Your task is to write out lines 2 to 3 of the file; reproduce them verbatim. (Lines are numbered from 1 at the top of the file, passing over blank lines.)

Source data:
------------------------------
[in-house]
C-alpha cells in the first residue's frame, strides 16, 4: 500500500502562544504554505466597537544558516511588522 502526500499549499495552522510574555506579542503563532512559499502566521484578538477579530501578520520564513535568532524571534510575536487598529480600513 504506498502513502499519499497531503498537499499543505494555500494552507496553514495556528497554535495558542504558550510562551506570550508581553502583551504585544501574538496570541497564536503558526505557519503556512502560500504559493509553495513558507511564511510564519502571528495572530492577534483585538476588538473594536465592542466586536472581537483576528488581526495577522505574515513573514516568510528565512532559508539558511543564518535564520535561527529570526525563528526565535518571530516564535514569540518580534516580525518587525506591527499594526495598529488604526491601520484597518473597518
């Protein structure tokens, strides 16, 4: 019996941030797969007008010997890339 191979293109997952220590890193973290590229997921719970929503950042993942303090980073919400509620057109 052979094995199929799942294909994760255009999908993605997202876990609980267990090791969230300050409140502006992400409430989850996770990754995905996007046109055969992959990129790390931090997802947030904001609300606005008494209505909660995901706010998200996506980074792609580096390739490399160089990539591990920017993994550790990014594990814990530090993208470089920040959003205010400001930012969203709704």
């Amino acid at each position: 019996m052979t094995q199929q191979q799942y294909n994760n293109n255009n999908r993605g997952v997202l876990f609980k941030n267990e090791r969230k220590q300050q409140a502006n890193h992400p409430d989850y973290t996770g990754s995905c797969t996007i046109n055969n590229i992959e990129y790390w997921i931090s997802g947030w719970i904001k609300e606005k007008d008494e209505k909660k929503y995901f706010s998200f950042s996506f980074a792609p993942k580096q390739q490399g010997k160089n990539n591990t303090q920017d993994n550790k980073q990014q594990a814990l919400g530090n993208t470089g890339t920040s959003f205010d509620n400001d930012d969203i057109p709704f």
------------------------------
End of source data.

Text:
C-alpha cells in the first residue's frame, strides 16, 4: 500500500502562544504554505466597537544558516511588522 502526500499549499495552522510574555506579542503563532512559499502566521484578538477579530501578520520564513535568532524571534510575536487598529480600513 504506498502513502499519499497531503498537499499543505494555500494552507496553514495556528497554535495558542504558550510562551506570550508581553502583551504585544501574538496570541497564536503558526505557519503556512502560500504559493509553495513558507511564511510564519502571528495572530492577534483585538476588538473594536465592542466586536472581537483576528488581526495577522505574515513573514516568510528565512532559508539558511543564518535564520535561527529570526525563528526565535518571530516564535514569540518580534516580525518587525506591527499594526495598529488604526491601520484597518473597518
């Protein structure tokens, strides 16, 4: 019996941030797969007008010997890339 191979293109997952220590890193973290590229997921719970929503950042993942303090980073919400509620057109 052979094995199929799942294909994760255009999908993605997202876990609980267990090791969230300050409140502006992400409430989850996770990754995905996007046109055969992959990129790390931090997802947030904001609300606005008494209505909660995901706010998200996506980074792609580096390739490399160089990539591990920017993994550790990014594990814990530090993208470089920040959003205010400001930012969203709704």